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Showing 2 results for Non-Coking Coal

M. H. Hemmati, J. Vahdati Khaki, A. Zabett,
Volume 12, Issue 3 (9-2015)

The volatile matter of non-coking coal was used for the reduction of hematite in argon atmosphere at nonisothermal condition. A thermal gravimeter furnace enable to use an 80 mm-height crucible was designed for the experiments to measure the weight changes of about 10 grams samples. A two-layered array of coal and alumina and four-layered array of iron oxide, alumina, coal and alumina was used for the devolatilization and reduction experiments, respectively. The net effect of volatile reduction of Fe 2O3was determined and it was observe that 45% reduction has been achieved. Three distinct regions were recognized on the reduction curve. The reduction of hematite to magnetite could be completely distinguished from the two other regions on the reduction curve. At 600-950°C, the reduction was accelerated. 63% of volatile matter resulted in 25% of total reduction before 600°C while the remaining volatile matter contributed to 75% of the total reduction. From the reduction rate diagram, the stepwise reduction of the iron oxides could be concluded. The partial overlap of the reduction steps were identified through the XRD studies. The starting temperature of magnetite and wüstite reduction were determined at about 585°C and at 810°C, respectively.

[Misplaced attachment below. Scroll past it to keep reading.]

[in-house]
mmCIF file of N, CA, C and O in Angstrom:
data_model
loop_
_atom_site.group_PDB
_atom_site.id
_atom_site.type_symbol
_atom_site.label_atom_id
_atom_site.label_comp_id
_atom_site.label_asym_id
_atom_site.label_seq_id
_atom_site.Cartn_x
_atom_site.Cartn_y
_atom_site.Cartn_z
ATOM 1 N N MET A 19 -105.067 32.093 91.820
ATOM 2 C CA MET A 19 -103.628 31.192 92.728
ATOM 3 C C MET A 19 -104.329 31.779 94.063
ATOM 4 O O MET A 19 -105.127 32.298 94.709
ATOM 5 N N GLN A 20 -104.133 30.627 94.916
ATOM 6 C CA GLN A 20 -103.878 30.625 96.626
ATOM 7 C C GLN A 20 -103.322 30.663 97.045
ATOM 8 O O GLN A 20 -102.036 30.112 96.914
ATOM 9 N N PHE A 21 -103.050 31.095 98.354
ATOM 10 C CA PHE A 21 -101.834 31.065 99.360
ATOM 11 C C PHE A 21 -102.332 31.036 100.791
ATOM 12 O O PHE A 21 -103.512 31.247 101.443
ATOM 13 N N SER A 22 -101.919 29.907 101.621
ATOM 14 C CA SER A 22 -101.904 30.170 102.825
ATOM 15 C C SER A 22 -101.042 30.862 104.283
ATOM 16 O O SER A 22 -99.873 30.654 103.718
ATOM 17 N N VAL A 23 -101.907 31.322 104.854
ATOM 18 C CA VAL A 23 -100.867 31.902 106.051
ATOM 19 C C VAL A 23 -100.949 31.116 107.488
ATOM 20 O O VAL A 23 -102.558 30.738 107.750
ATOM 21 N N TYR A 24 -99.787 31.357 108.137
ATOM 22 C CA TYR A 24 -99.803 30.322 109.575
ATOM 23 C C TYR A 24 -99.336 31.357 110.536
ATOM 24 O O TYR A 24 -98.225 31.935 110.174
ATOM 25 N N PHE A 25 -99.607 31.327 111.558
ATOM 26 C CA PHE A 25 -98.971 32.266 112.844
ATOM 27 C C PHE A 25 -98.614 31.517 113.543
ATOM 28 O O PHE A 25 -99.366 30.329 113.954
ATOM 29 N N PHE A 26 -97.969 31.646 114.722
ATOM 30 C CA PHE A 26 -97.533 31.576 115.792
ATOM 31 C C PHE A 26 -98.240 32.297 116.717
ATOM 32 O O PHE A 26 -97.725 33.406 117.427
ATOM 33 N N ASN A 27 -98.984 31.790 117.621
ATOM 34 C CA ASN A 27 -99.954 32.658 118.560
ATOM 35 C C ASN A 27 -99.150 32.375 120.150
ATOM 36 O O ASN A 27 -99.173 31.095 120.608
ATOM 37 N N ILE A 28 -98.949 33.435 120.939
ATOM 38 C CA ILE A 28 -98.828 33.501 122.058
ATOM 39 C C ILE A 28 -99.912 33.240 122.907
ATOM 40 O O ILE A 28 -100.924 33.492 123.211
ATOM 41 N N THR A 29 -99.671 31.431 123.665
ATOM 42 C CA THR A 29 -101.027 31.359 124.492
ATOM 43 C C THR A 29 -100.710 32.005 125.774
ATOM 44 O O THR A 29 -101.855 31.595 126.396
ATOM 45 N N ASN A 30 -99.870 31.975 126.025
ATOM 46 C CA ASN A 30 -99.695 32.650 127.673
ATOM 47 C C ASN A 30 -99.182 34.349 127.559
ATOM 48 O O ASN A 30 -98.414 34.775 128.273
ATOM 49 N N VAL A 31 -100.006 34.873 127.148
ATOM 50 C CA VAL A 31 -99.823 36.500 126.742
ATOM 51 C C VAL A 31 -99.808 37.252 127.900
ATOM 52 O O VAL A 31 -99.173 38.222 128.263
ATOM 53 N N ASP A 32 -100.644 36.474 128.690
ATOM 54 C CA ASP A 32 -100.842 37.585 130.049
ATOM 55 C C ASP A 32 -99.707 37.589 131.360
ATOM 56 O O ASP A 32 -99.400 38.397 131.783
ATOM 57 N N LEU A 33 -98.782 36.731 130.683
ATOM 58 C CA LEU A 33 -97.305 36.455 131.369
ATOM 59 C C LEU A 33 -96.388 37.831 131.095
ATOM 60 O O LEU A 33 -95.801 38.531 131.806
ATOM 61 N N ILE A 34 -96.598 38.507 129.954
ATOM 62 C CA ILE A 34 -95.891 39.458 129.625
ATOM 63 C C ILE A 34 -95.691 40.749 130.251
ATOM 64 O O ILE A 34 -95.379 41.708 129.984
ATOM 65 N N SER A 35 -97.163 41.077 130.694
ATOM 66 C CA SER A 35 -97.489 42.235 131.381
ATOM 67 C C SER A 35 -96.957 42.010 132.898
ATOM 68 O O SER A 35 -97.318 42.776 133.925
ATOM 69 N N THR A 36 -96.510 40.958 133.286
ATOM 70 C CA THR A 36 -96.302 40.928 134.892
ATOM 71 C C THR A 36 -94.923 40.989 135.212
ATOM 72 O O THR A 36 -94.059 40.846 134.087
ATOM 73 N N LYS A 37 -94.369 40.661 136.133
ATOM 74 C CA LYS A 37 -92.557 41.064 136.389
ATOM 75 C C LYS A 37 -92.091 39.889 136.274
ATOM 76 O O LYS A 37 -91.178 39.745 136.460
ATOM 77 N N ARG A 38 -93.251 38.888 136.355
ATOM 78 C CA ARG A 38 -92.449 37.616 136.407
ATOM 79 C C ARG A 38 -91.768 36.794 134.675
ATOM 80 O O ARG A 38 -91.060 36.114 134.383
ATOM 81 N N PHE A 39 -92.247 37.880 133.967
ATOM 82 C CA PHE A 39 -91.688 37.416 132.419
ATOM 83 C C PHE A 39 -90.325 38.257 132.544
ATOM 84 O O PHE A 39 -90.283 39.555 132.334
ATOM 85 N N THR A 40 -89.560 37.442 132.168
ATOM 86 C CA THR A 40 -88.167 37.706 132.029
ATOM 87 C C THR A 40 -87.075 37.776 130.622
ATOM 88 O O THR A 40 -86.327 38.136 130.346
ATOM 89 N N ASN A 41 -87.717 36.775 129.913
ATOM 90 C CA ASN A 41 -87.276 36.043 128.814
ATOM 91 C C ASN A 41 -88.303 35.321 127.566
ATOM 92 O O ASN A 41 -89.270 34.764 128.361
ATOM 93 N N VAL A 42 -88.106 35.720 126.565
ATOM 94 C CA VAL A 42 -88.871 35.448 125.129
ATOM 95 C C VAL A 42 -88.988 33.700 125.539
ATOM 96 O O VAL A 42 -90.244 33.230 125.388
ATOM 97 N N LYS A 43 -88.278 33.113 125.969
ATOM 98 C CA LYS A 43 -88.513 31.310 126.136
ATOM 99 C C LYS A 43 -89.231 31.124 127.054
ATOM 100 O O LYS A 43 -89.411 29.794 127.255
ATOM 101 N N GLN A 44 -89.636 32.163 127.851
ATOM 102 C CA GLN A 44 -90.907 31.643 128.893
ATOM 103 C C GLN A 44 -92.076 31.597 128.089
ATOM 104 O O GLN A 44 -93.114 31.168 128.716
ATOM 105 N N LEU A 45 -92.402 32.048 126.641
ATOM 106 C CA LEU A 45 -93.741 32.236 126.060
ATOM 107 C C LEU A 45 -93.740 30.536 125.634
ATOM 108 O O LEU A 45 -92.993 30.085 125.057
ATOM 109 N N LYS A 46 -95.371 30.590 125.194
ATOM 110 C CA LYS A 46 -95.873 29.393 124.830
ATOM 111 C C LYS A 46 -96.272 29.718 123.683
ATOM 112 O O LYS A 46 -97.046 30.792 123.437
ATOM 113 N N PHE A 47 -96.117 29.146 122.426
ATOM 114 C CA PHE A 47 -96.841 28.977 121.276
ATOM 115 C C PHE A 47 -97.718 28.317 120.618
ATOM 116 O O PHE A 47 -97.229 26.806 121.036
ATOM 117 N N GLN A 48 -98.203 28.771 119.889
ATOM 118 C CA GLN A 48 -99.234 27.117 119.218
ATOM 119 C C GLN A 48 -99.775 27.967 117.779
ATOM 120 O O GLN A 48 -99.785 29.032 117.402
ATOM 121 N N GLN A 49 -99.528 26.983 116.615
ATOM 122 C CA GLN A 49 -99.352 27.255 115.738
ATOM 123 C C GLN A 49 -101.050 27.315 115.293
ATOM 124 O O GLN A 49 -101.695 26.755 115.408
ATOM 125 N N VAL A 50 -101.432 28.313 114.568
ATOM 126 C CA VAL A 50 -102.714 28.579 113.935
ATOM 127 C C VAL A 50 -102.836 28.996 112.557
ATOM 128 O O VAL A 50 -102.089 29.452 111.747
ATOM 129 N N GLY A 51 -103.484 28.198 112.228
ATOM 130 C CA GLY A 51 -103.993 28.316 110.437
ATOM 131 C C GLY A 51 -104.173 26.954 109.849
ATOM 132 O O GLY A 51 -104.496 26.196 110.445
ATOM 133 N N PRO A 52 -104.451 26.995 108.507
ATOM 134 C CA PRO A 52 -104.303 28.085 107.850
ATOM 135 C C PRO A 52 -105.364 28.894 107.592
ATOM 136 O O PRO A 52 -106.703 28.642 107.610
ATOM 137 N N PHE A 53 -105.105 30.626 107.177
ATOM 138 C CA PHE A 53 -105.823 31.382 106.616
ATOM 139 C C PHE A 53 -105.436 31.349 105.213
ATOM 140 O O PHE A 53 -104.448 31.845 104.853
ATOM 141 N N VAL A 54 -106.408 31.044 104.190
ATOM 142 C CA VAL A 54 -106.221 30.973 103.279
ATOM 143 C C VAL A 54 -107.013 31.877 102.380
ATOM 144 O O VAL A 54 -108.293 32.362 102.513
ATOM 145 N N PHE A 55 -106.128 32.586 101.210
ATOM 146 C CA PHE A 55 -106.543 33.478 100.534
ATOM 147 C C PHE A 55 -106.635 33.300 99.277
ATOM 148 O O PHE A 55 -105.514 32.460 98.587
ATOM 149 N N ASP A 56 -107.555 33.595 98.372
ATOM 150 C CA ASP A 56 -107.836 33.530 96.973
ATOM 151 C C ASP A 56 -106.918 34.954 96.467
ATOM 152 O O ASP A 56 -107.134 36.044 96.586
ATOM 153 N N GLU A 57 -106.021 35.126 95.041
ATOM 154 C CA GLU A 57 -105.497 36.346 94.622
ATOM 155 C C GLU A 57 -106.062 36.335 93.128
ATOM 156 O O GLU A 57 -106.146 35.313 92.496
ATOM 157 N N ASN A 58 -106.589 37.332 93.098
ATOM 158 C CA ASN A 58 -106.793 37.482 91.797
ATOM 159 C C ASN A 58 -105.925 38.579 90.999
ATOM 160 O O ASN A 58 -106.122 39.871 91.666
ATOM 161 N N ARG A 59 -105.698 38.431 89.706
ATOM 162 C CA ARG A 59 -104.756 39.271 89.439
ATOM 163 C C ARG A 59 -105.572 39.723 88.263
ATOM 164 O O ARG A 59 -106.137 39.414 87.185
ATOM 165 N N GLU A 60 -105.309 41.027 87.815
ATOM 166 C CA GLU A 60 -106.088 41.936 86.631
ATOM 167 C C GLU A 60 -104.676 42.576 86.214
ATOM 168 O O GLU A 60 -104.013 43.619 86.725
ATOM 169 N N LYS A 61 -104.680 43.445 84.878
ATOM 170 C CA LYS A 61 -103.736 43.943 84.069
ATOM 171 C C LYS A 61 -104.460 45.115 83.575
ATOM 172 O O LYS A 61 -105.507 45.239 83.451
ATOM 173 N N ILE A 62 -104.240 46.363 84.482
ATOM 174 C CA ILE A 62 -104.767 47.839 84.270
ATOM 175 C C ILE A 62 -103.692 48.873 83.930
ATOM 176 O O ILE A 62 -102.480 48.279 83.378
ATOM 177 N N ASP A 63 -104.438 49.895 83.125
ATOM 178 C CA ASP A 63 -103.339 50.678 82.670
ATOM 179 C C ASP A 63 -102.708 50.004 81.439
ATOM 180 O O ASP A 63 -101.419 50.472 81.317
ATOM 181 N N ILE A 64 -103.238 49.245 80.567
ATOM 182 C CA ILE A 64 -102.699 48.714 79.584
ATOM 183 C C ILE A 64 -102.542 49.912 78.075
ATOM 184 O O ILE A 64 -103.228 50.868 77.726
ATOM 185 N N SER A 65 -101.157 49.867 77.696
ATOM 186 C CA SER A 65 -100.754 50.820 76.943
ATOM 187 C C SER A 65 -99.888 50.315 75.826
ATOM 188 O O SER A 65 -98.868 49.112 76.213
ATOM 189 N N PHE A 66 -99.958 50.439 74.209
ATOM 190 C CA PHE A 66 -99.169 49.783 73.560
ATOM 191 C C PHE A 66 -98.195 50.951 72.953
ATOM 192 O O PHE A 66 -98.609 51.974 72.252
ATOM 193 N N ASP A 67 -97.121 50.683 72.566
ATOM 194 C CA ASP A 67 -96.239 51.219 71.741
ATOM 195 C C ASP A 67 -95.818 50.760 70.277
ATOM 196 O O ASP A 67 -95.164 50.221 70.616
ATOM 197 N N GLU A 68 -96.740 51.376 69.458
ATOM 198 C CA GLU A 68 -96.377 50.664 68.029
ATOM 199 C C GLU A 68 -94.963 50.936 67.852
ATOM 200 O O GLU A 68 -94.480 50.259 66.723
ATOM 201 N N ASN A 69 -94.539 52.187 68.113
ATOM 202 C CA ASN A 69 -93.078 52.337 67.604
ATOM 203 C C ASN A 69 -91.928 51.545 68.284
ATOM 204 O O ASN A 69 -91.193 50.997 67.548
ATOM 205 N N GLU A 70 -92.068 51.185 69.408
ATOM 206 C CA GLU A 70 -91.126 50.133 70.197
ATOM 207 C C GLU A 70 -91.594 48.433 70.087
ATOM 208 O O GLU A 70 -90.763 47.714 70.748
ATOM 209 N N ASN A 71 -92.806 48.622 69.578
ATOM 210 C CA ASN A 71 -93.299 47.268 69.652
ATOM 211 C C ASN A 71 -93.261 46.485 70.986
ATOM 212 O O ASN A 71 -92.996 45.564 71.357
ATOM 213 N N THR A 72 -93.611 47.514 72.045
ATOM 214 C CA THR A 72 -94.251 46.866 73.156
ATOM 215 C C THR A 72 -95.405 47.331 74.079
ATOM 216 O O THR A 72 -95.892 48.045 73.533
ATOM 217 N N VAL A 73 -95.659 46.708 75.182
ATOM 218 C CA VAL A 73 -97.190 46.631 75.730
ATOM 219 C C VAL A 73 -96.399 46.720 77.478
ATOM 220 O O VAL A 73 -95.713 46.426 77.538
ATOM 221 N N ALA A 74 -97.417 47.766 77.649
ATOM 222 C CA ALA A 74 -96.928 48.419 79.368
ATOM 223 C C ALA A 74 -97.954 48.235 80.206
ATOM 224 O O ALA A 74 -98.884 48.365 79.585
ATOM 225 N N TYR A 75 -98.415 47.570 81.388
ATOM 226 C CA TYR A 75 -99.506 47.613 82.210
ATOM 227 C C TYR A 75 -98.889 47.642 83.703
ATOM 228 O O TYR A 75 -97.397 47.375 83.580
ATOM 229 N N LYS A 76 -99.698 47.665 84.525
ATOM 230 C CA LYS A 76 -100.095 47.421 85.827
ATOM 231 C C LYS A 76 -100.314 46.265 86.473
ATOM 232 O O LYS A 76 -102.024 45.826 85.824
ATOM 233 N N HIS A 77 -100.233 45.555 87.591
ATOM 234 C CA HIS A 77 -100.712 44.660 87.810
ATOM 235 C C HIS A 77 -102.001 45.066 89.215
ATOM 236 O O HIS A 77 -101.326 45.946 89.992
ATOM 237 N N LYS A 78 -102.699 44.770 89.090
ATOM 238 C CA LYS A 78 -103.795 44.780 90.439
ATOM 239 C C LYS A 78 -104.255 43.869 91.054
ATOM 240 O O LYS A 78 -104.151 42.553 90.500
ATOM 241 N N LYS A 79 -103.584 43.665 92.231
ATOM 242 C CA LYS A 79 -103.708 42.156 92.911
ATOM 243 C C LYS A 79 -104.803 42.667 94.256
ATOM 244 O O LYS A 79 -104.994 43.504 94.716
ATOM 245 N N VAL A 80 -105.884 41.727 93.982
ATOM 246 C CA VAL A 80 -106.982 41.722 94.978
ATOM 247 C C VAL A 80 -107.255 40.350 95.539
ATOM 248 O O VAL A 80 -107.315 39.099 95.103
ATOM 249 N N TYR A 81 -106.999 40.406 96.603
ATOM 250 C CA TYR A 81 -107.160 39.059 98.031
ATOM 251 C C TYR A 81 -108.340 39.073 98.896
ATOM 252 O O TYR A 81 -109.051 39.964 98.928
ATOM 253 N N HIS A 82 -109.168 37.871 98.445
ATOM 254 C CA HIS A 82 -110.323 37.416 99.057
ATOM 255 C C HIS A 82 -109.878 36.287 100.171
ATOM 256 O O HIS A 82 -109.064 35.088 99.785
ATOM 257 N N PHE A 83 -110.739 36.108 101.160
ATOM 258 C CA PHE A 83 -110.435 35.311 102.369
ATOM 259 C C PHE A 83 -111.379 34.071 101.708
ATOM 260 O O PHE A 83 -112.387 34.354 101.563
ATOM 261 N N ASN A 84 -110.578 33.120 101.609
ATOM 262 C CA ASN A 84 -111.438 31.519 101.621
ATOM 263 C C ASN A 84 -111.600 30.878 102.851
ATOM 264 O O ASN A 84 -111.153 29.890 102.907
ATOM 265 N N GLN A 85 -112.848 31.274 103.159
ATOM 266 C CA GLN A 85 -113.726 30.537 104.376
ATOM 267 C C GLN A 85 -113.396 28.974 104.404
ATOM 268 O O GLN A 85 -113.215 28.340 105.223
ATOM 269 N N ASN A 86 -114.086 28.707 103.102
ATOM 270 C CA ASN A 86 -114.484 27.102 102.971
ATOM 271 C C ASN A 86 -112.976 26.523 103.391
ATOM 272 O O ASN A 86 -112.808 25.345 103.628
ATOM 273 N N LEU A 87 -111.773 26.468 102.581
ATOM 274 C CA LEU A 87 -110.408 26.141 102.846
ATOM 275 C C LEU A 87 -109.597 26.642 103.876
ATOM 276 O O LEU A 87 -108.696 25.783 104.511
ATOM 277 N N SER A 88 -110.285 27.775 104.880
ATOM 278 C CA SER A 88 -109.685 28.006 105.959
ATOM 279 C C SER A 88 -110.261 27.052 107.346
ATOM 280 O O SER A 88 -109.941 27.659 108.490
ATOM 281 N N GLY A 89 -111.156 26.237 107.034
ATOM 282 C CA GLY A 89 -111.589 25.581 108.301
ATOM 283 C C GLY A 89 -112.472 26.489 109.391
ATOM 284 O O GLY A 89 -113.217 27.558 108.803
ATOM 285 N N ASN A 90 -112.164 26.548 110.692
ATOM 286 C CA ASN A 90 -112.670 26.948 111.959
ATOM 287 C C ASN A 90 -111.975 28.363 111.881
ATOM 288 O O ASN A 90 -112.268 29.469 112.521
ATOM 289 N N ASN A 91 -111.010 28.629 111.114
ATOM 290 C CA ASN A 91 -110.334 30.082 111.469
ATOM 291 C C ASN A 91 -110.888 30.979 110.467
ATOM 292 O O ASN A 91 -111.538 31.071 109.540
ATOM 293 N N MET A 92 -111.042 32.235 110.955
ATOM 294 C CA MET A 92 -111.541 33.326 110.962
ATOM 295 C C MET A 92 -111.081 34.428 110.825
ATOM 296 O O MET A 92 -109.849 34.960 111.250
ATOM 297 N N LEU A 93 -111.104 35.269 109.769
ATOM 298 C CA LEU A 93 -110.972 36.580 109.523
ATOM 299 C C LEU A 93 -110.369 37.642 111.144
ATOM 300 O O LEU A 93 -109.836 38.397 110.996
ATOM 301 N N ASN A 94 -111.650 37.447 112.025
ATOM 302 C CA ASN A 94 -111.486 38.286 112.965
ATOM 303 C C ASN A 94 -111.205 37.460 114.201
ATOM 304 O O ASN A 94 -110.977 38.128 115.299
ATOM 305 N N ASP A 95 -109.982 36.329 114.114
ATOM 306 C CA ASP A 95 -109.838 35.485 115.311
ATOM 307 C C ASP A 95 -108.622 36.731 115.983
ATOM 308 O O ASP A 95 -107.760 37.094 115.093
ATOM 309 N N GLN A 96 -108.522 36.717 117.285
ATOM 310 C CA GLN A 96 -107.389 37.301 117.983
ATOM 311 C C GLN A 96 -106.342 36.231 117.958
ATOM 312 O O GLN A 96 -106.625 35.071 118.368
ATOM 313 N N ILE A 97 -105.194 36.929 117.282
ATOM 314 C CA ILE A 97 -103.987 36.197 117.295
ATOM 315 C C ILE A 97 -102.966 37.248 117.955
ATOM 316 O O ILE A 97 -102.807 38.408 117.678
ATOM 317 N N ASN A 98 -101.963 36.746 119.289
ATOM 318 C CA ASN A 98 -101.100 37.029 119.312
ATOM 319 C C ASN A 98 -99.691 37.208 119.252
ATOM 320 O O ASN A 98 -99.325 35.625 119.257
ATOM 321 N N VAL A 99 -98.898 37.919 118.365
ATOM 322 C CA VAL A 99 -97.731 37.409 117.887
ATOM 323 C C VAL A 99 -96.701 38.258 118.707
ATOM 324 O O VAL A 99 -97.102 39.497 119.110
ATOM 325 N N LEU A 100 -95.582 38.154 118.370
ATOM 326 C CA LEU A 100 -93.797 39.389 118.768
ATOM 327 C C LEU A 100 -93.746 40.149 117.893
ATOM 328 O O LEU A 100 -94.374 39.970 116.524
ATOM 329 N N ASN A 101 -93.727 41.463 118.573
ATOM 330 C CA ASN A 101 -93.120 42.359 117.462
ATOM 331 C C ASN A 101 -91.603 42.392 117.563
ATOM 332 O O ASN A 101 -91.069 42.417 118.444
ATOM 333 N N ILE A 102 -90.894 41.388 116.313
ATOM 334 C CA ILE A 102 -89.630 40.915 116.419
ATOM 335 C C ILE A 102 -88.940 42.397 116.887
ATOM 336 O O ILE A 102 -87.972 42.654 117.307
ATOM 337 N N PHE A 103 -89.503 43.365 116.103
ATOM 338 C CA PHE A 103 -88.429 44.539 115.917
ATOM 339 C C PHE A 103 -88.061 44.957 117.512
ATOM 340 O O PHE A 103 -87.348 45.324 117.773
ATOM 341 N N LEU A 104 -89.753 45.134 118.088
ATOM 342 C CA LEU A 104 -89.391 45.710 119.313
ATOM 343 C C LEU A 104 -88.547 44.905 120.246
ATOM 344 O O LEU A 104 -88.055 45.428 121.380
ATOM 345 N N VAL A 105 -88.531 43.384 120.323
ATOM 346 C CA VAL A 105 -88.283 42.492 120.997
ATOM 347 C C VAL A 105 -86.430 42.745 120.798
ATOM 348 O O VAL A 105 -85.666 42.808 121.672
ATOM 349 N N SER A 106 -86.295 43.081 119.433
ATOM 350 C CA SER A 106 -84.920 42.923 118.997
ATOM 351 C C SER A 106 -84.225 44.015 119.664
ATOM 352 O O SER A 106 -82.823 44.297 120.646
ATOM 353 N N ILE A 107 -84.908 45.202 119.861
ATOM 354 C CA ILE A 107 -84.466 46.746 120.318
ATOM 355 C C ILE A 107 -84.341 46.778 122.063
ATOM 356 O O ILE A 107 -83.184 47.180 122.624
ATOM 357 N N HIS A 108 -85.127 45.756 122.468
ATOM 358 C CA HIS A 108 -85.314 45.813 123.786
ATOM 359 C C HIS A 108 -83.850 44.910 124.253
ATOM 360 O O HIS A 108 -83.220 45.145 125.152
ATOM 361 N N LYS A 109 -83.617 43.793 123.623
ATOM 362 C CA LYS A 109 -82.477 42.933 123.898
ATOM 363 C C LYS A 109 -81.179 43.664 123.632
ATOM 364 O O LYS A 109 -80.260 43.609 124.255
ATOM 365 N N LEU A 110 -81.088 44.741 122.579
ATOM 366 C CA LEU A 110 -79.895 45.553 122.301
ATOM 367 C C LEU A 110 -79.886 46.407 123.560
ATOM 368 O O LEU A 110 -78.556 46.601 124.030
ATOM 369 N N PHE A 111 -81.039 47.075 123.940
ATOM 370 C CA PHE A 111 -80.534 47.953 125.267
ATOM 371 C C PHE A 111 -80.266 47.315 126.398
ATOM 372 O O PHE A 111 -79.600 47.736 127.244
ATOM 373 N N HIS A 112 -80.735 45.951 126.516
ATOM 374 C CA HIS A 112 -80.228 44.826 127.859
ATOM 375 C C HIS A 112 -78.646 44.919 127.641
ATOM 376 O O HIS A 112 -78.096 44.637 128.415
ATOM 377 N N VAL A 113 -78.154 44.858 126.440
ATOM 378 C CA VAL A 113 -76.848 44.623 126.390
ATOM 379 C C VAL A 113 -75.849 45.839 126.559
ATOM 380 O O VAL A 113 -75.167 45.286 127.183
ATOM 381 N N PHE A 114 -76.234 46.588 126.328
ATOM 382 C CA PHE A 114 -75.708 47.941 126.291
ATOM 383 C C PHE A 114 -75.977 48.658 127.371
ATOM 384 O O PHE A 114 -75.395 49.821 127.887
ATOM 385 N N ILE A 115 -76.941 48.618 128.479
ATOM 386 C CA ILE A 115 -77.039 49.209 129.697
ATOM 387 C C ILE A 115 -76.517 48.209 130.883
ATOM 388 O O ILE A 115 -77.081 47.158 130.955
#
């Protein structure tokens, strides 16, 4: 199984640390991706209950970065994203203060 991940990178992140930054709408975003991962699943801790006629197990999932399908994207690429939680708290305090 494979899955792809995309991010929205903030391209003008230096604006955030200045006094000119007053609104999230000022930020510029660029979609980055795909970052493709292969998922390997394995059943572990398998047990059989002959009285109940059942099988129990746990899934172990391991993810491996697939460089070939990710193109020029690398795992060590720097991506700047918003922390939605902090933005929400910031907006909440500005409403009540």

M. Monzavi, Sh. Raygan,
Volume 17, Issue 3 (9-2020)

Low-grade iron ores contain many impurities and are difficult to upgrade to make appropriate concentrates for the blast furnace (BF) or direct reduction (DR) technologies. In this study, the beneficiation of an Oolitic-iron ore (containing 45.46wt% Fe2O3) with magnetization roasting by non-coking coal (containing 62.1wt% fixed carbon) under a stream of argon gas was investigated. Then, a 2500 Gaussian magnet was used for dry magnetic separation method. The effects of roasting time, ore particle size and reaction temperature on the amount of separated part and grade of the product were examined. It was found out that the hematite inside of ore could almost be completely converted into magnetite by stoichiometric ratio of coal to ore at the roasting temperature of 625 °C for 25 min. Under the optimum condition, a high amount of magnetic part of the product (72.22 wt%) with a grade of 92.7% was separated. The most important point in this process was prevention of reduced ore from re-oxidation reaction by controlling roasting atmosphere, time and temperature. In addition, different analytical methods such as X-ray fluorescence (XRF), X-ray diffraction (XRD), differential thermal analysis (DTA), thermogravimetric analysis (TG) and scanning electron microscopy (SEM) were applied to investigate and expound the results.

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